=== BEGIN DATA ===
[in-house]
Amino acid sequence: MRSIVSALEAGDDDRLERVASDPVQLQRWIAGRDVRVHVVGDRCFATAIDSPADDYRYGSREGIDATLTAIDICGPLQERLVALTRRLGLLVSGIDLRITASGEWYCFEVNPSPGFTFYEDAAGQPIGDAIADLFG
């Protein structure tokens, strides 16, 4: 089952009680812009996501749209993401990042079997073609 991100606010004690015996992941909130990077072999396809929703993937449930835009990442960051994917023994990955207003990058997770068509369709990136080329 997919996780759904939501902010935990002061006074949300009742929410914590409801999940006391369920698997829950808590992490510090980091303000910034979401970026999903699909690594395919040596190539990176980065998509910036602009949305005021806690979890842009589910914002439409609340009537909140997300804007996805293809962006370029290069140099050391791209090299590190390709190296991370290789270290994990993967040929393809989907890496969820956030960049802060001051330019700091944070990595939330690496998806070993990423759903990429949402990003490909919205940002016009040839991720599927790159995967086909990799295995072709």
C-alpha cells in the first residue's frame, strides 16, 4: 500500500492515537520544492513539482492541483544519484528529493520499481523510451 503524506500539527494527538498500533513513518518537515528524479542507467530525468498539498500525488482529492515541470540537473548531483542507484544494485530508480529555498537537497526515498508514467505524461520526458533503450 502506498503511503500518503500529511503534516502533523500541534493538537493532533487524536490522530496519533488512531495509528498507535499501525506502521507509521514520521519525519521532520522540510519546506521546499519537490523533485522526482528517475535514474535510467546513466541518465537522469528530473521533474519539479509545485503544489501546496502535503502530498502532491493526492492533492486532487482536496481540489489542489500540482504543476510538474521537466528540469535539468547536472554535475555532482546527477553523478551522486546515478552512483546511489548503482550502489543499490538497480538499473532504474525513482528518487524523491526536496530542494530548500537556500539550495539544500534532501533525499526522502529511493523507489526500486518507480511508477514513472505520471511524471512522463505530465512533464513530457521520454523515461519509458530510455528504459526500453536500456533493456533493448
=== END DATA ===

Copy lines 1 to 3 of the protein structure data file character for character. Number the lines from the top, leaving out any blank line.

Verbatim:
[in-house]
Amino acid sequence: MRSIVSALEAGDDDRLERVASDPVQLQRWIAGRDVRVHVVGDRCFATAIDSPADDYRYGSREGIDATLTAIDICGPLQERLVALTRRLGLLVSGIDLRITASGEWYCFEVNPSPGFTFYEDAAGQPIGDAIADLFG
């Protein structure tokens, strides 16, 4: 089952009680812009996501749209993401990042079997073609 991100606010004690015996992941909130990077072999396809929703993937449930835009990442960051994917023994990955207003990058997770068509369709990136080329 997919996780759904939501902010935990002061006074949300009742929410914590409801999940006391369920698997829950808590992490510090980091303000910034979401970026999903699909690594395919040596190539990176980065998509910036602009949305005021806690979890842009589910914002439409609340009537909140997300804007996805293809962006370029290069140099050391791209090299590190390709190296991370290789270290994990993967040929393809989907890496969820956030960049802060001051330019700091944070990595939330690496998806070993990423759903990429949402990003490909919205940002016009040839991720599927790159995967086909990799295995072709």